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Electronic petition signature

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An electronic petition signature is a signature that is electronically submitted, as opposed to a signature that is signed with ink on paper.

Though election officials in all three states where it was attempted in 2010 initially refused to accept electronic signatures as a valid technique of signing a petition, the Utah Supreme Court unanimously upheld their validity in July.[1] The requirements for electronic signatures, continue to be contested.

Electronic signing techniques

One way to electronically sign a petition is to manually sign on an iPhone's touch screen. This is similar to the way that people sign credit card authorizations when they are purchasing consumer goods.[2]

VeraFirma, a California-based company, has developed an iPhone application that facilitates this method of electronically signing a petition. People who own an iPhone can download VeraFirma's application, locate petitions to sign that have registered for the application, and then sign the petition.[3]

Verafirma - Sign Initiative Petitions with your iPhone, 12-8-09


In a June 22, 2010 ruling the Utah Supreme Court unanimously concluded that electronic signatures were just as valid as handwritten signatures and must be accepted by state election officials.[4] However, initiatives were not explicitly discussed in the ruling.[5]

On July 8, 2010, Lt. Gov. Greg Bell issued an interim rule on electronic signatures for initiatives and referendums. According to reports and state documents the new rule would allow the collection of electronic signatures while still maintaining the rules for accountability and integrity of the process. The interim rule would remain valid and in effect for 120 days. For the first 30 days the lieutenant governor's office would take public comments and later determine if a public hearing was necessary. Following that period, state officials would work with the Utah Legislature to establish a permanent rule in the state code.[6][7]

The language of the interim rule is available here.

According to the new rule, it required that sponsors of statewide initiatives or referendums use an "electronic packet" created by the lieutenant governor's office and that a person electronically signing a petition shall do so in a petition circulator's presence. This, does not blatantly allow the use of electronic signatures and restricts them to publicly collecting signatures with computers, argued e-signature supporters. However, state officials argue that there are many electronic methods in which to comply with the new rule. For example, the program Skype could be used to make sure a circulator is present during signing. Supporters described the new rule as "an unauthorized exercise of authority" by Bell.[8][9]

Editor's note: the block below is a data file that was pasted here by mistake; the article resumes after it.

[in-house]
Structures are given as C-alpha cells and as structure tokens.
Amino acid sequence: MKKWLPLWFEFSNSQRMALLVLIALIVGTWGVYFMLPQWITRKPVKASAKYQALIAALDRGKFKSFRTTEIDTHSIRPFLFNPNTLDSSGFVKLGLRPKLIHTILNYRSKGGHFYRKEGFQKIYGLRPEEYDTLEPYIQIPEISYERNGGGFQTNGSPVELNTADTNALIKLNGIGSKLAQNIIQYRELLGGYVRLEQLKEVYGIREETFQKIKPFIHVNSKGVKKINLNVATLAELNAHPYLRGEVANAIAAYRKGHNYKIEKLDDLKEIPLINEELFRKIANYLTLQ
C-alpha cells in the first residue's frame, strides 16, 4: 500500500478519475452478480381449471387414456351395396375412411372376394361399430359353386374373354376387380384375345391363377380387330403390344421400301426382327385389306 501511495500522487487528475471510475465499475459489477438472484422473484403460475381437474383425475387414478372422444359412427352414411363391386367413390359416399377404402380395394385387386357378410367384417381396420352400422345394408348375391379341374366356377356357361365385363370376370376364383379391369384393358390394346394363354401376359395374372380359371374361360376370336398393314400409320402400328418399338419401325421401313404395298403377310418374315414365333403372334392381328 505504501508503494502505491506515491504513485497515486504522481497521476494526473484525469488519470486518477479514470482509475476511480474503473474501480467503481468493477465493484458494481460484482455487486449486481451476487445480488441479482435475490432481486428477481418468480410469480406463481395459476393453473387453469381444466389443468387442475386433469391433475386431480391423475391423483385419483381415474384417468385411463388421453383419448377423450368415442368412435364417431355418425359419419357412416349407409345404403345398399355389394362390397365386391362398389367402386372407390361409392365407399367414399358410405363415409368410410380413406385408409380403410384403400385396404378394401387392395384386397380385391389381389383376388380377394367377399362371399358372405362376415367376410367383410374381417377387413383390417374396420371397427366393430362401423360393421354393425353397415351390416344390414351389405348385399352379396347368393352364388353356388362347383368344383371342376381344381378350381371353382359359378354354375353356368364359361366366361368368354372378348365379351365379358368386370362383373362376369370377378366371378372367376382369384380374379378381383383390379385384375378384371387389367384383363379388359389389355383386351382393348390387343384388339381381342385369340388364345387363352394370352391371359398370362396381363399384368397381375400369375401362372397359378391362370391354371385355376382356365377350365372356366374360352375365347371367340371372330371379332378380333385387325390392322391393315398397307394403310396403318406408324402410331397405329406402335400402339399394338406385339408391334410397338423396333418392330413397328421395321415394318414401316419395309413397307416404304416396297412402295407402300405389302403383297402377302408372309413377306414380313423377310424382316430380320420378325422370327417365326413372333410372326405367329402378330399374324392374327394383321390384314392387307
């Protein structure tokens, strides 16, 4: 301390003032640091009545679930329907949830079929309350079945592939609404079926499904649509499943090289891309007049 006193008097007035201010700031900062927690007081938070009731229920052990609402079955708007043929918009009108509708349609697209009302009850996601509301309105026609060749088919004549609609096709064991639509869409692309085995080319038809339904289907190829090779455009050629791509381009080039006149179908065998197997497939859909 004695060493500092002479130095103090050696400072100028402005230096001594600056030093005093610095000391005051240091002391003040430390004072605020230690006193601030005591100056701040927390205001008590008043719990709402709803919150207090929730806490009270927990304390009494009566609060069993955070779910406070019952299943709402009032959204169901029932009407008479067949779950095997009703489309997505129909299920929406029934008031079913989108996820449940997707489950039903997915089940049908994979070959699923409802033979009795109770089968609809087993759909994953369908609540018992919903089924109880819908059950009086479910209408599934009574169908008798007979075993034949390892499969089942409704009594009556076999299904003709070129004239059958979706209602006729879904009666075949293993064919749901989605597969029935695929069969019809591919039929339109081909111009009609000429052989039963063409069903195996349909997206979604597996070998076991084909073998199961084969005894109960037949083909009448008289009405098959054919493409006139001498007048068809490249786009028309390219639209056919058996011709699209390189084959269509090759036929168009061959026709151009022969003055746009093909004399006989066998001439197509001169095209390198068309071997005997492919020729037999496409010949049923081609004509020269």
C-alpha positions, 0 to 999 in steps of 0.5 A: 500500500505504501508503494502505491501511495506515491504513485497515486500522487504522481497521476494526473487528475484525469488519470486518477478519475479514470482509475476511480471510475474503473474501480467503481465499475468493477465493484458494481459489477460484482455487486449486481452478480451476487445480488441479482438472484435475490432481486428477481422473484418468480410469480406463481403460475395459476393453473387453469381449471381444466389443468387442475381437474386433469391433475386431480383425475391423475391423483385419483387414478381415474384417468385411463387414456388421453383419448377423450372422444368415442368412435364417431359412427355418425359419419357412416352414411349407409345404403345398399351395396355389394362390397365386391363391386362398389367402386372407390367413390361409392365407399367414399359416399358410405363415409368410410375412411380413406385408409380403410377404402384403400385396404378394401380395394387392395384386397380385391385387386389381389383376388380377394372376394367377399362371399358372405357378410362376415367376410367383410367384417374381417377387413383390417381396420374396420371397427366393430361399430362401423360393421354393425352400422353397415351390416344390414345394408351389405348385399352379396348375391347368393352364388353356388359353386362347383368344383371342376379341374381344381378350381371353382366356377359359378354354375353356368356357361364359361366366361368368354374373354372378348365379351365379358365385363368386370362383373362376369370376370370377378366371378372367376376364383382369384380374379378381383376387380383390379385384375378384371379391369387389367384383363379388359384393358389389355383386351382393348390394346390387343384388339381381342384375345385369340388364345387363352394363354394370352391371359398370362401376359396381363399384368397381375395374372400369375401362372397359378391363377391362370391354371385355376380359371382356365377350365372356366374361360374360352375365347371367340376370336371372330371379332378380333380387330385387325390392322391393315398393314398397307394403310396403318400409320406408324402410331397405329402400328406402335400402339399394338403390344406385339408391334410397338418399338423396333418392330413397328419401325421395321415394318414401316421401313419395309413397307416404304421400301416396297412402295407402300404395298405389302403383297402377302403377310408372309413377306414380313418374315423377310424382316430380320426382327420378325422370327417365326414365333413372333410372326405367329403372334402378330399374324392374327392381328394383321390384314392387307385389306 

Senate Bill 165

Senate Bill 165 was first introduced during 2011 state legislative session on February 25, 2011, where it was read for the first time in front of the state senate. The measure bans collecting petition signatures online, instead mandating that signatures be obtained directly from registered voters. The Utah State Senate voted on the proposal on March 8, 2011 with a vote of 26-1, sending it to the House for consideration.[10][11][10]

On March 9, 2011, the Utah House of Representatives approved the proposal with a vote of 52-23, sending the bill to Governor of Utah Gary Herbert, where it will be enacted after he signs the law. According to State Representative Patrice Arent, this will now make it even more difficult to place a citizen initiative on the ballot. On the other hand, says State Representative Bradley Daw, this new law would decrease the likelihood of signature fraud.[11]


In 2011, Nebraska State Senator Paul Schumacher introduced a bill that would allow proponents of an initiative or a recall to gather signatures electronically[12][13].

Legislative Bill 566 would allow proponents to collect signatures electronically as long they pay a fee to the authorities for the operating costs[12]. Under the bill, the basic fee for proponents to collect signatures electronically is $5,000[12]. The cost doubles to $10,000 for campaigns intending to amend the Nebraska Constitution[12].

As of January 21, 2011, the bill has been referred to the Government, Military and Veterans Affairs Committee[13].

See also